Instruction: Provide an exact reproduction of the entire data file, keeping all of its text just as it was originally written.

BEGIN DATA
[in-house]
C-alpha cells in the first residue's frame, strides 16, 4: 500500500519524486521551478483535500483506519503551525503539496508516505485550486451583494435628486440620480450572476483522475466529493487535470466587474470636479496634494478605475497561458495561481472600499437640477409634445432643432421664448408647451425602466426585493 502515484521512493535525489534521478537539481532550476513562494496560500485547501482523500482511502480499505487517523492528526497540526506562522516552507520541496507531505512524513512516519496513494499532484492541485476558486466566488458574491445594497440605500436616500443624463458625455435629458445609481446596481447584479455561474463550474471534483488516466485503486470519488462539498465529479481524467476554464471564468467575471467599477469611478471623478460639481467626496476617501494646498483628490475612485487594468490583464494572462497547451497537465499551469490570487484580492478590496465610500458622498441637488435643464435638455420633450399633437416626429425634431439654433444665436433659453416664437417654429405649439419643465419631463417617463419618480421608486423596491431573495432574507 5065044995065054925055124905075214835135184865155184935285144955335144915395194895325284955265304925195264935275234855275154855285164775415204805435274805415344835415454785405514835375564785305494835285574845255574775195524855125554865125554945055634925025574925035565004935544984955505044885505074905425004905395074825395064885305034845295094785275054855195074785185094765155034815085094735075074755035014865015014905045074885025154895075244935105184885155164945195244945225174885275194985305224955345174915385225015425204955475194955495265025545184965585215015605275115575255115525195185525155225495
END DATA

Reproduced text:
[in-house]
C-alpha cells in the first residue's frame, strides 16, 4: 500500500519524486521551478483535500483506519503551525503539496508516505485550486451583494435628486440620480450572476483522475466529493487535470466587474470636479496634494478605475497561458495561481472600499437640477409634445432643432421664448408647451425602466426585493 502515484521512493535525489534521478537539481532550476513562494496560500485547501482523500482511502480499505487517523492528526497540526506562522516552507520541496507531505512524513512516519496513494499532484492541485476558486466566488458574491445594497440605500436616500443624463458625455435629458445609481446596481447584479455561474463550474471534483488516466485503486470519488462539498465529479481524467476554464471564468467575471467599477469611478471623478460639481467626496476617501494646498483628490475612485487594468490583464494572462497547451497537465499551469490570487484580492478590496465610500458622498441637488435643464435638455420633450399633437416626429425634431439654433444665436433659453416664437417654429405649439419643465419631463417617463419618480421608486423596491431573495432574507 5065044995065054925055124905075214835135184865155184935285144955335144915395194895325284955265304925195264935275234855275154855285164775415204805435274805415344835415454785405514835375564785305494835285574845255574775195524855125554865125554945055634925025574925035565004935544984955505044885505074905425004905395074825395064885305034845295094785275054855195074785185094765155034815085094735075074755035014865015014905045074885025154895075244935105184885155164945195244945225174885275194985305224955345174915385225015425204955475194955495265025545184965585215015605275115575255115525195185525155225495